An act of cloak-and-dagger publishing
In suspense fiction, as in life, things aren’t always as they appear. We view events through similar, although by no means identical, lenses. And therein lies the fun, both between the covers of The Woman in the Window, the new year’s most audacious psychological suspense debut, and in the intriguing, real-life turn of the table by its pseudonymous author, A.J. Finn.
As The Woman in the Window opens, we meet Dr. Anna Fox, a New York child psychologist turned thoroughly modern mess following her unexplained separation from her husband and daughter 11 months prior. Now an agoraphobic, voyeuristic shut-in, Anna whiles away the days within her Manhattan brownstone, wineglass in hand, monitoring her park-side neighbors through her digital camera, binge-watching classic movies (Rear Window, anyone?) and counseling other agoraphobics online.
Then Anna observes and reports to police a shocking act of violence at the residence of a new neighbor. Did she imagine it? Can police (and the reader) trust her interpretation of the event? Suffice to say, the plot twists that follow blow the roof off her carefully insulated world.
While fans of Gone Girl, The Girl on the Train and Alfred Hitchcock’s films will feel right at home in Anna’s wine-addled reality, the unusual backstory behind its provenance bears a touch of suspense fiction as well.
A.J. Finn is actually Dan Mallory, a 38-year-old senior vice president and editor for William Morrow who spent years at Oxford pursuing his doctorate in literature, largely inspired by his love of the classic suspense fiction of Agatha Christie, Ruth Ware and his dissertation subject, Patricia Highsmith. Like many in publishing, Mallory admits he’d fantasized about tasting life on the other side of the editing desk. Unfortunately, timing was an issue.
“It was a flicker in my mind for some time—this idea that I could write something—but [it wasn’t something] that I pursued with any intent whatsoever,” Mallory says by phone from his Manhattan office. “I never wrote so much as a poem as an adult, in part because, for the longest time—probably since 1988 when The Silence of the Lambs was published—the market was dominated by serial killer thrillers by the likes of Thomas Harris, James Patterson and Patricia Cornwell. I enjoyed the serial killer thriller as much as the next reader; I just didn’t have one in me.”
That changed dramatically in 2012 with the publication of Gillian Flynn’s Gone Girl.
“She ushered in a new world that we now term ‘psychological suspense.’ This was the sort of book that I had read and studied, that I might try to write,” Mallory says. “It was only after the market seemed propitious and readers demonstrated an appetite for this sort of literature that I thought to myself, right—if I come up with a story, perhaps now is the time to strike. And low and behold, this character strolled into my head, dragging her story behind her.”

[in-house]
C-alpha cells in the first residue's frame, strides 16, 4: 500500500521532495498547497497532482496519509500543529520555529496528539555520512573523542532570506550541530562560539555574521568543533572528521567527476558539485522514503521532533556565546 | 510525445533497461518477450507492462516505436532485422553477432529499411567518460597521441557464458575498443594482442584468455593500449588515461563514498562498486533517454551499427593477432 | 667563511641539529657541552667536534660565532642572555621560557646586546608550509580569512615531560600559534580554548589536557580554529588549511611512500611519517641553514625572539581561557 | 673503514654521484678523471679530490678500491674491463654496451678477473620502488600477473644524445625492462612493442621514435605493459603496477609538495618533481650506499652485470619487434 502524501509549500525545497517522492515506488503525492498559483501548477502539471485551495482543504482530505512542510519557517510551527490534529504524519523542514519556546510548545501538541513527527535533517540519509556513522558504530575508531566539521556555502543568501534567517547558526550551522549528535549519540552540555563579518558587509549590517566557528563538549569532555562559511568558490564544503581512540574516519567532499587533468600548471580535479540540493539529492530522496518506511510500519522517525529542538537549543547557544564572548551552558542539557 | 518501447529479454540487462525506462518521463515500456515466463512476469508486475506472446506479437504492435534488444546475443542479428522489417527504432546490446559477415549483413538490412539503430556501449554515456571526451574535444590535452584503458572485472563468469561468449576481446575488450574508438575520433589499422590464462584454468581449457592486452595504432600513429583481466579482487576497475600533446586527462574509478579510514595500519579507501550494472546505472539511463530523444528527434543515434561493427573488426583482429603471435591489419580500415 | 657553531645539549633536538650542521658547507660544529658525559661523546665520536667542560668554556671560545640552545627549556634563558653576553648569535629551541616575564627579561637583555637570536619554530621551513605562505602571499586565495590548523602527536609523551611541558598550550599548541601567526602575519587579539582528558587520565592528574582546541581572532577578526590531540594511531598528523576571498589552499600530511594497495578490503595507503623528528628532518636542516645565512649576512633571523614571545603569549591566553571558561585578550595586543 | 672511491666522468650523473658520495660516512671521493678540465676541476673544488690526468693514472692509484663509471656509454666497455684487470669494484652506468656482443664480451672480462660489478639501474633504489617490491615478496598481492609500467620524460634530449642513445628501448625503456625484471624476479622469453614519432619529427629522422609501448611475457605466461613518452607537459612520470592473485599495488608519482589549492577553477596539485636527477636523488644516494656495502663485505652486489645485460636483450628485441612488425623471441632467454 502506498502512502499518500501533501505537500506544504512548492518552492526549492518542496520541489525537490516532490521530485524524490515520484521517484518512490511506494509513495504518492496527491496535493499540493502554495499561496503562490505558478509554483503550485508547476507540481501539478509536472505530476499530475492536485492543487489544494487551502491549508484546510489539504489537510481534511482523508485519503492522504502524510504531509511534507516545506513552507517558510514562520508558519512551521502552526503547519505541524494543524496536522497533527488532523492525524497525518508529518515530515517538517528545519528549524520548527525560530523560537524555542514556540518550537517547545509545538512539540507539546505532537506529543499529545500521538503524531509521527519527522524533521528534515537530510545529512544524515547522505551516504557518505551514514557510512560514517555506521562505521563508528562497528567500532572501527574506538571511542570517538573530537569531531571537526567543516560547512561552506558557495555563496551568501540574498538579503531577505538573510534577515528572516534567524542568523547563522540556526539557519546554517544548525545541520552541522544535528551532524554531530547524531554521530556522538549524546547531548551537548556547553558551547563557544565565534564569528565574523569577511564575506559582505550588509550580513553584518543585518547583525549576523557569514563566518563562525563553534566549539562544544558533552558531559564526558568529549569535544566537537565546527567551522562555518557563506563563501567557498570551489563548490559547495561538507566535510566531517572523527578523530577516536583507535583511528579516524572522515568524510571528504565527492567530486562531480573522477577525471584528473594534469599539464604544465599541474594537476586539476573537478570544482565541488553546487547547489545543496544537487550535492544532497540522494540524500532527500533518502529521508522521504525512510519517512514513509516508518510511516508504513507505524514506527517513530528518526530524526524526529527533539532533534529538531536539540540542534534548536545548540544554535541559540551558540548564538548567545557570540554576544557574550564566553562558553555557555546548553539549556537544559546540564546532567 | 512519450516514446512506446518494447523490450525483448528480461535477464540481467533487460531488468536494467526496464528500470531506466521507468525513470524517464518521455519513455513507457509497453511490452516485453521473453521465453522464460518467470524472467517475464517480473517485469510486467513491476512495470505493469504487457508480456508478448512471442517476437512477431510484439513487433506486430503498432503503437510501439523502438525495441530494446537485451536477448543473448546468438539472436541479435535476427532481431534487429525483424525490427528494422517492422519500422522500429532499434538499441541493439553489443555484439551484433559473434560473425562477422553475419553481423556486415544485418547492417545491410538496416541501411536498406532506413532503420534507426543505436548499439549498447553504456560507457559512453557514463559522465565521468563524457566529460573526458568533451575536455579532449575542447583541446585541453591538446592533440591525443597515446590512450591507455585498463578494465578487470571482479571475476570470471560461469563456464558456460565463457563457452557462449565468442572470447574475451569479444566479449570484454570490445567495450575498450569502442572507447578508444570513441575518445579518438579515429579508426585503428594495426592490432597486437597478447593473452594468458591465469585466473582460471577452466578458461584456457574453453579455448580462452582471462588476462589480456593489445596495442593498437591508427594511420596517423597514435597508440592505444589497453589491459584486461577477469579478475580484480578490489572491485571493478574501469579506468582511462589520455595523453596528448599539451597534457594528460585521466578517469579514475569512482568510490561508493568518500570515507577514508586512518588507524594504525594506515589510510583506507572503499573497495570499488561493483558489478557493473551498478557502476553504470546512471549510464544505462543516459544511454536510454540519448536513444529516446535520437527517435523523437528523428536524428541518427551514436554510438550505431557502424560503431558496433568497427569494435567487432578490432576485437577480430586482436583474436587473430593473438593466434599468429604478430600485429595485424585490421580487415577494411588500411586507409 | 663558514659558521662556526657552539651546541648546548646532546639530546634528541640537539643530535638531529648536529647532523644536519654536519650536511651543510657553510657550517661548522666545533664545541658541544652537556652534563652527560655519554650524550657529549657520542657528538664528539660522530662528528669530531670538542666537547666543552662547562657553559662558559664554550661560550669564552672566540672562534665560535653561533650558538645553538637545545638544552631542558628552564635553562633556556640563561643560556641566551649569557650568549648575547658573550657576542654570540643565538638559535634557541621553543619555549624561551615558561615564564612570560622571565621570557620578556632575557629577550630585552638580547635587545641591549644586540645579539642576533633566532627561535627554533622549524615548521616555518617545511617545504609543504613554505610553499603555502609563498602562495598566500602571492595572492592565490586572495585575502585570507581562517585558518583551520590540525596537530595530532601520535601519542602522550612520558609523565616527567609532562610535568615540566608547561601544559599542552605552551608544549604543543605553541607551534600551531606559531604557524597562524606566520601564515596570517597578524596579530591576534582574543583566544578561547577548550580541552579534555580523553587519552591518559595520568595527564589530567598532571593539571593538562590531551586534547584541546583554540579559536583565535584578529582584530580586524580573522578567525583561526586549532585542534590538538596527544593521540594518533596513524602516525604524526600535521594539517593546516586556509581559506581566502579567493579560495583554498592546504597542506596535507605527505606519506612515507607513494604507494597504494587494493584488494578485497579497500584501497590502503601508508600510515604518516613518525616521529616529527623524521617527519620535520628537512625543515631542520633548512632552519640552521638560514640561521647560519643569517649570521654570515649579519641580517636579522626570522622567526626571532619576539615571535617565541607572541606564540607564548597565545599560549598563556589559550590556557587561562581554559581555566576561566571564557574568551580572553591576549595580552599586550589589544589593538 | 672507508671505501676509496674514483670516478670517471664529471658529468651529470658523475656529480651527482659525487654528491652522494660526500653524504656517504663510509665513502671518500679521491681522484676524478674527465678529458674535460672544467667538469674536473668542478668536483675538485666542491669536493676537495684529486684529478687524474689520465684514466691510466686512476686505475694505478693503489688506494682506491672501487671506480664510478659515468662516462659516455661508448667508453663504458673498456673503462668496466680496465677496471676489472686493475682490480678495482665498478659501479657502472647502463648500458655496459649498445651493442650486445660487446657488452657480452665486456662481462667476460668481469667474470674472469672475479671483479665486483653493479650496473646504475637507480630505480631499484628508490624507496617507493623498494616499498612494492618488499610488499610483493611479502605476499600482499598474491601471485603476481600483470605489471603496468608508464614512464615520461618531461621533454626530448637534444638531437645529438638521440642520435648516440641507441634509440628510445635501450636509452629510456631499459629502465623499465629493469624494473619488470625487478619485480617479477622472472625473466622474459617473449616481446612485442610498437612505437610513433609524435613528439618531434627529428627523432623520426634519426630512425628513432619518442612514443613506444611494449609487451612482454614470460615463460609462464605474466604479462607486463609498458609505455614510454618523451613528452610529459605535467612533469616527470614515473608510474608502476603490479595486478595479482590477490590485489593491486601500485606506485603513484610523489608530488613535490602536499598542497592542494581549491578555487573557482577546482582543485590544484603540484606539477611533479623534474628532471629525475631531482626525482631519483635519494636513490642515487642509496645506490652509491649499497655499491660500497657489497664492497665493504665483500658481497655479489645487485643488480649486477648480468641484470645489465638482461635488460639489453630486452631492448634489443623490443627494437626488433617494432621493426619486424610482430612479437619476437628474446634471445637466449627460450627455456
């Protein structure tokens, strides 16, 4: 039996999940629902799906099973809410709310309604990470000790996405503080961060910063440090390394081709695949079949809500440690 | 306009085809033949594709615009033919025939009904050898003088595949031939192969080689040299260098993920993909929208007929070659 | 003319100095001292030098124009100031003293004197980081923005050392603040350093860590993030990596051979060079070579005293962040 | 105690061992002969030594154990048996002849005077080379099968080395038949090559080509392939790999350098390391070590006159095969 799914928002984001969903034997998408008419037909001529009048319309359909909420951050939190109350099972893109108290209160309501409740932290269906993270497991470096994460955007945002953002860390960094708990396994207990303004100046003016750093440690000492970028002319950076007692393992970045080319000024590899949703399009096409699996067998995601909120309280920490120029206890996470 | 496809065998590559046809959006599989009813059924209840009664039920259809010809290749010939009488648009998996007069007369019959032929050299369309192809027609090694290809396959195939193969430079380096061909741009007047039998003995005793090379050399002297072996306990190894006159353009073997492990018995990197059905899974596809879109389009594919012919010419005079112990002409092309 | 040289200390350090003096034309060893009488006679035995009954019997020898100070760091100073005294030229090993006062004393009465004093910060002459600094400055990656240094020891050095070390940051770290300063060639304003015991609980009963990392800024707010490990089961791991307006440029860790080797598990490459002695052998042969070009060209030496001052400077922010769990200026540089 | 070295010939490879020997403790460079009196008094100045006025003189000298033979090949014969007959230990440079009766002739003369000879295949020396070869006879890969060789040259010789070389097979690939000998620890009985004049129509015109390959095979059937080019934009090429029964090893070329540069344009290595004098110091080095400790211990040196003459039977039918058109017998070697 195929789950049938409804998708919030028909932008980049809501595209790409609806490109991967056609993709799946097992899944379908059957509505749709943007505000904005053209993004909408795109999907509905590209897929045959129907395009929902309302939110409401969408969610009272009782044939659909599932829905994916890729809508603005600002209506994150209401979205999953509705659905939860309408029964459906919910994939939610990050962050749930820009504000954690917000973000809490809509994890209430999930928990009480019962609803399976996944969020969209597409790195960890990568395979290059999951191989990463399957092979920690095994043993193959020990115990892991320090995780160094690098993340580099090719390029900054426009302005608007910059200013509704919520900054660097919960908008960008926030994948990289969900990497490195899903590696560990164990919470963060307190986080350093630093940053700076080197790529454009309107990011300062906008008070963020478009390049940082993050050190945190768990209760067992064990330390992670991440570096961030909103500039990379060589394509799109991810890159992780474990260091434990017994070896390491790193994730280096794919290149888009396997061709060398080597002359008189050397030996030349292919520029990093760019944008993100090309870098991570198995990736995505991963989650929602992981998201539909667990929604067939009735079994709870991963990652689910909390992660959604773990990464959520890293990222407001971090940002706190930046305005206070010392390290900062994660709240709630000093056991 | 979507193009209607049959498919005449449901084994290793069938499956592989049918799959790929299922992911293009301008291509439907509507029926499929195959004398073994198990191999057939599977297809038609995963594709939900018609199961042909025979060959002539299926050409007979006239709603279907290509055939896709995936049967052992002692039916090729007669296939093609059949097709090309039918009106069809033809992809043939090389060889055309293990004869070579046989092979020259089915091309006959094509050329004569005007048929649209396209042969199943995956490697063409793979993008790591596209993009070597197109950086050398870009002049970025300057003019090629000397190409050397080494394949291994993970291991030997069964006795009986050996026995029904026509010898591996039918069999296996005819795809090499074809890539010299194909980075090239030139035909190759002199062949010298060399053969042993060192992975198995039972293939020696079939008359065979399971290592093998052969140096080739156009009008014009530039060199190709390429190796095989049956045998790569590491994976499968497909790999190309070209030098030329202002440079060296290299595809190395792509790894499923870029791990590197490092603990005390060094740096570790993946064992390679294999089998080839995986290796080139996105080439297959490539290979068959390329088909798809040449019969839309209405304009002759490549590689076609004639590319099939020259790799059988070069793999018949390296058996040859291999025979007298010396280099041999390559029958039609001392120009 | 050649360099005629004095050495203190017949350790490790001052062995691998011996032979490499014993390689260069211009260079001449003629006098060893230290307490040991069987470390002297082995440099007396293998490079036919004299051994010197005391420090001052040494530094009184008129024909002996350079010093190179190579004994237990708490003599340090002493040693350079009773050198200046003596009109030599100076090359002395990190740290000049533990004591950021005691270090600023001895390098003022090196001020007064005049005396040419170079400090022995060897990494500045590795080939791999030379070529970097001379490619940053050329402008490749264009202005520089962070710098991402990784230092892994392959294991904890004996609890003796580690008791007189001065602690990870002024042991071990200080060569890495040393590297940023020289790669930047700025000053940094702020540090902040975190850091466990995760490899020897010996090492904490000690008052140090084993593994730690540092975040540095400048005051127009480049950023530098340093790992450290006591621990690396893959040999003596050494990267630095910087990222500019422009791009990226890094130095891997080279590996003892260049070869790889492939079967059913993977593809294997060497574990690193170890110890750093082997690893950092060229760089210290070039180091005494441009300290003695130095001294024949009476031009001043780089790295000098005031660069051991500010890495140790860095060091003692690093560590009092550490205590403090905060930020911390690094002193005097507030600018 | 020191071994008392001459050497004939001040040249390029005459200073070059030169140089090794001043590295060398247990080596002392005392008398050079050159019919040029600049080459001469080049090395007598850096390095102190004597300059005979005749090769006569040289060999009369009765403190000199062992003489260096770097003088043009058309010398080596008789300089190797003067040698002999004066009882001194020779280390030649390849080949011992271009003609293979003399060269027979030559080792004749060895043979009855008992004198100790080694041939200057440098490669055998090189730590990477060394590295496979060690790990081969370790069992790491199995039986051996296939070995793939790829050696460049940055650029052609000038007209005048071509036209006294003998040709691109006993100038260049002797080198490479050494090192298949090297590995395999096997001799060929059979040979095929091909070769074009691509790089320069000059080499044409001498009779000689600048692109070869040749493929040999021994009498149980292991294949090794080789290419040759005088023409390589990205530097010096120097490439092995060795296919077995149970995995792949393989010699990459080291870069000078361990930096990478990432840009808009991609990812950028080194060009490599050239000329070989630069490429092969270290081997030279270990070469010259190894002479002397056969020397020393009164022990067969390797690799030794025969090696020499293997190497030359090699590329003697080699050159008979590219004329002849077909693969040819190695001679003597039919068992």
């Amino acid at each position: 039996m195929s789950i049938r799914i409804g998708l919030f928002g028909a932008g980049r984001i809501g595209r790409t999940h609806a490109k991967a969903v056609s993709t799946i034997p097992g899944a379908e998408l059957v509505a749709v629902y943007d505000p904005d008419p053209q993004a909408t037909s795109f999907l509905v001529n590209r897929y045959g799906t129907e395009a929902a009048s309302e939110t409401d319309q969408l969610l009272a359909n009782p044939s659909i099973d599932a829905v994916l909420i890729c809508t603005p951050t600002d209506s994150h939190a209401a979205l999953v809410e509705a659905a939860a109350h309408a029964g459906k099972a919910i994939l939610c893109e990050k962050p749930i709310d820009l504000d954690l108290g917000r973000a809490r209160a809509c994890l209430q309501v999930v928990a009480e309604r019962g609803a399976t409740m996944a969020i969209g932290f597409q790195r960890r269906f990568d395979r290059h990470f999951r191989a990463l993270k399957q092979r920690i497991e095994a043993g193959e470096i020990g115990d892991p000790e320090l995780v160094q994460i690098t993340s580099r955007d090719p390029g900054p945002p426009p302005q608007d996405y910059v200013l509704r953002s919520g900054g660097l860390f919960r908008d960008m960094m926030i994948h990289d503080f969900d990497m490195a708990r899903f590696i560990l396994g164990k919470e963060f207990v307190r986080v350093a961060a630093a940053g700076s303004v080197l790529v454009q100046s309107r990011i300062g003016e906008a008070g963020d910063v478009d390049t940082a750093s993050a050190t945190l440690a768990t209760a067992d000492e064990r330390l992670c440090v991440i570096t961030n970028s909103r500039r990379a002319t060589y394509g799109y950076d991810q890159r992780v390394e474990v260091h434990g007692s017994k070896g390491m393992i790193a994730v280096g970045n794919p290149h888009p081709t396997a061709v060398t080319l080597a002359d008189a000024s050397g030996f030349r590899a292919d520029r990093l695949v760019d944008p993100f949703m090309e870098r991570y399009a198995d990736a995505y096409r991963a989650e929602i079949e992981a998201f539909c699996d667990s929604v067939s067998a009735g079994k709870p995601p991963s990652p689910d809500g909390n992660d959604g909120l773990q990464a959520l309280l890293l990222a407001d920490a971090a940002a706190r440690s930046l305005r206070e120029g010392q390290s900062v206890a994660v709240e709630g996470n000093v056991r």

As Anna made herself at home, Mallory found her overactive, incessantly introspective mind to be a “comfortable fit.” Like Anna, the author has struggled with severe depression, and explains that Anna’s experience with agoraphobia closely matches his own. “Since I wrote the book, I’ve been in a much better place psychologically than I was for over a decade,” Mallory says. “At the same time, I developed a pretty keen sense of empathy. That’s the silver lining of depression, or at least it was in my case. So I felt for this character.”
“‘Is this really plausible? Wouldn’t people shut their blinds?’ NO! No one in New York shuts their blinds!”
As easy as it was to channel Anna, Mallory also effortlessly accessed the inner voyeur of his readers.
“I wrote the book in my flat in Chelsea, and my desk is right beside the window in my living room. Across the street is a pair of beautiful brownstones, and the windows are never shuttered, the curtains never drawn,” he says. “A few readers, on finishing or even getting a couple chapters into the book, have said to me, ‘Is this really plausible? Wouldn’t people shut their blinds?’ NO! No one in New York shuts their blinds!”
But why the pseudonym? This is where Mallory performed his own third-act twist.
“Because I work in publishing, I wanted to hedge my bets when it came time to submit the book,” he explains. “It would have been embarrassing for me had the book not been acquired, which was what I expected. But we submitted the book, and within 36 hours, we were fielding offers. At which point my agent and I said, ‘Right, it’s time for me to come clean and introduce myself as myself, so they know what they’re getting into.’ Happily, no one backed out.”
One thing’s for sure: The format of The Woman in the Window, with exactly 100 chapters, each no more than five or six pages, is a thriller editor’s dream.
“I don’t know that I consciously tapped into much of my [editorial] experience, but then I wouldn’t need to, would I? Because it’s built into me, it’s baked into me by this point!” Mallory chuckles. “Man, I love a short chapter. This is a technique that I admired in James Patterson’s work.”
Mallory’s success with his debut thriller, which sold in September for a rumored seven figures and will be marketed in 38 territories, may have set a record for a newcomer. Having successfully jumped the table from editor to author, Mallory bid farewell to William Morrow in December to craft his next psychological thriller, set in San Francisco.
Until then, we’ll start closing our blinds.
This article was originally published in the January 2018 issue of BookPage. Download the entire issue for the Kindle or Nook.